The Positive Effects of SGR

For over forty years I have been a frequent visitor to Narok and its environs, in part to honor my in-law obligations to my wife Rapunzel (Joyce) and some business interests.

The B3 road between Maai Mahiu and Narok has been in existence since 1973 but for a long time there was little traffic because the road terminated rather abruptly at the entrance to Narok town. Travel beyond Narok to the Maasai Mara, Bomet and Mau Narok ideally called for a four-wheel drive vehicle. During the 1990s the road was very badly neglected and the journey from Narok to Nairobi would take in excess of four hours.

Duka Moja is a shopping centre some 50kms north east of Narok town towards Suswa. Originally a cattle-holding ground dating back to the 1960s, as the name suggests, for a long time this dusty location comprised only one shop which provided various services. I remember in the 1970s and 80s there was a pick up branded “Cooper’s” which was regularly parked outside the shop. I suspect that the gentleman with the vehicle, after providing animal health services proceeded to enjoy other nebulous offerings at the shop.

In 2007 the government awarded Maltauro SPA a contract to rehabilitate the Maai Mahiu-Narok road. The main works camp was situated 3kms from Duka Moja with about 500 resident workers. This project heralded the beginning of the mercurial growth of Duka Moja.

As the main camp required three-phase power to run heavy equipment business at Duka Moja was able to tap into the supply while some of the unskilled labour force was sourced from local residents.

The resident workers at the camp relied on the Duka Moja shopping centre for their consumable supplies so the number of shops and businesses mushroomed literally overnight. Needless to say, other social services also experienced high demand. By the time the road project was completed in 2010 there were more than 200 shops and the population had grown to over 5,000.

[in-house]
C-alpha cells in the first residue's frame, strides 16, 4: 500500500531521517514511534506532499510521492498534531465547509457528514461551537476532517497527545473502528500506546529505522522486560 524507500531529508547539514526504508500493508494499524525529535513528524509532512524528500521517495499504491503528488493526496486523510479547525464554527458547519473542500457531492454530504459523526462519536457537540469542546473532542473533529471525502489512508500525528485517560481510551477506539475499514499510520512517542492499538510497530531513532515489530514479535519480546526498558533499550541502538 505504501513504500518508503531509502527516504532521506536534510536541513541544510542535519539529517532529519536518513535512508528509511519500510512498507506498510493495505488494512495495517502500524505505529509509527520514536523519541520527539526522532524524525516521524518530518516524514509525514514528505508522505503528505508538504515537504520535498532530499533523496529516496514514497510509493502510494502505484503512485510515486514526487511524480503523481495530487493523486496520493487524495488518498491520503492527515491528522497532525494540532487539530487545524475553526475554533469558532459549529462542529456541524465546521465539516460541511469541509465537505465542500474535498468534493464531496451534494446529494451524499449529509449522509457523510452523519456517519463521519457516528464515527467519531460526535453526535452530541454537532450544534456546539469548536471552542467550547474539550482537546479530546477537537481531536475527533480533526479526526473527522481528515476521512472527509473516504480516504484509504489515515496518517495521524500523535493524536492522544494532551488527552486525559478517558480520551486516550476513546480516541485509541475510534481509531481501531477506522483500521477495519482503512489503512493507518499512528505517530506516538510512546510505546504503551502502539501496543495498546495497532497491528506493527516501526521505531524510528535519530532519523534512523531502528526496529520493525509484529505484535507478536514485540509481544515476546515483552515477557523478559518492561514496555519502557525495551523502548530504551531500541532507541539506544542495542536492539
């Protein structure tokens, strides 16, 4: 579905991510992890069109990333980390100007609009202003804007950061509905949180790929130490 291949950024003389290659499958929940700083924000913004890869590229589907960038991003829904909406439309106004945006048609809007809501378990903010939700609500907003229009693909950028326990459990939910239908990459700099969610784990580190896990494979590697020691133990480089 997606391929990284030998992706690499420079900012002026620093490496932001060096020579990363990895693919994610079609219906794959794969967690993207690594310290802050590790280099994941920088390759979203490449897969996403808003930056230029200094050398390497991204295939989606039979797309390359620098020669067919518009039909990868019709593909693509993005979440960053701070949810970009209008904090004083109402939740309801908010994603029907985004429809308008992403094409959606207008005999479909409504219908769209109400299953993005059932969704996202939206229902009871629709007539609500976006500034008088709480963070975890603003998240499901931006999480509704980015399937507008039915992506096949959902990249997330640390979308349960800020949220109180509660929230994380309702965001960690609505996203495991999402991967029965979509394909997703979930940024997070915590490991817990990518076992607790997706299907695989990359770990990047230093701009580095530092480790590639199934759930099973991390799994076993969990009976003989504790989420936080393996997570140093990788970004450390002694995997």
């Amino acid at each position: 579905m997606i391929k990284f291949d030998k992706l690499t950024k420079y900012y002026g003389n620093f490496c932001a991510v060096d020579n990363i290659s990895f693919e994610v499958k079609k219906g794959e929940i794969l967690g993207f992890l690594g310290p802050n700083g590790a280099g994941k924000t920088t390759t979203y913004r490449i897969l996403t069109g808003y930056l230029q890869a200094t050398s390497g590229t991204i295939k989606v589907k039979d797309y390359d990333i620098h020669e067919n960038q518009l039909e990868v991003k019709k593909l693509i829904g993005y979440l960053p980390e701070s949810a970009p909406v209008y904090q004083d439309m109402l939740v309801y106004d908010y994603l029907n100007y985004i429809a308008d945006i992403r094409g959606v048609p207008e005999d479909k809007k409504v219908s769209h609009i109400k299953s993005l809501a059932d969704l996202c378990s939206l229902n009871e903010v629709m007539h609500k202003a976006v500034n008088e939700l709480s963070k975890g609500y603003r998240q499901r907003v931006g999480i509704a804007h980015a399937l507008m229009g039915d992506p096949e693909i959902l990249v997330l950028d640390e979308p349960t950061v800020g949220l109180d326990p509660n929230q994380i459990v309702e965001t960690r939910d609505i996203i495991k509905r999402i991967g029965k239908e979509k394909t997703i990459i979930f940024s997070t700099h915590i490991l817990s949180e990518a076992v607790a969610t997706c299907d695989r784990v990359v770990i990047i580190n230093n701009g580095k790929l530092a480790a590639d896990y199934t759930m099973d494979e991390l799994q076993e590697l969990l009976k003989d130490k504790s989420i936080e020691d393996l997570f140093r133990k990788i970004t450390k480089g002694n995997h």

In the meantime, the road to Bomet and onwards to Kaplong, Litein and Kericho had been upgraded to C status completing a loop from Maa Mahiu to Kericho and Kisii. Thus, the Maai Mahiu-Narok road became a major alternative route to Kisii, Kericho and even Kisumu. As a result, Duka Moja has continued to grow rapidly.

In 2017 the Standard Gauge Railway set up a camp at Duka Moja and until work was suspended recently, employed more than 900 local residents. In the last two years Duka Moja has grown exponentially and now boasts more than 500 shops and businesses. The population of this one sleepy little centre is now in excess of 20,000 and it has a thriving economy providing livelihoods for thousands of Kenyans. The highway and soon the SGR will provide the residents of Duka Moja rapid access to markets which were hitherto unreachable.

The highway and SGR have impacted property prices tremendously over the last 15 years. The price of agricultural land has risen from Sh.10,000 to between Sh.450,000 and Sh.600,000 per acre while that of township plots of 0.125 acre has risen from Sh.1,000 to Sh.800,000.

Of the two projects the SGR has influenced the growth of Duka Moja the most in terms of social, economic, spatial and environmental impact. Unfortunately, in the absence of a substantive development plan, the town has grown in a rather haphazard manner without proper consideration for roads, schools, public health and open spaces. However, the narrative of Duka Moja is but a microcosm of the positive contribution of public infrastructure programs. These knock-on effects cannot always be captured in a simple income and expenditure evaluation model.

Ideally the government has no business being in business. Its role should be confined to providing an enabling environment for business to thrive through provision of infrastructure and the attendant planning tools to guide development.

Charles Elliot the Commissioner for British East Africa from 1900 to 1904 said, “It is common for a country to create a railway, but it is uncommon for a railway to create a country.” Truth be told Kenya was created by the railway to be the country it is today and I believe the SGR is going to determine the direction of our growth in the future notwithstanding the many imponderables.

I am of course acutely aware of the negative aspects of the SGR on the environment and wildlife elsewhere as well as ethical questions concerning the transparency in costing of the project and compensation of actual and imagined landowners. I will address these concerns in a separate article at a later date.

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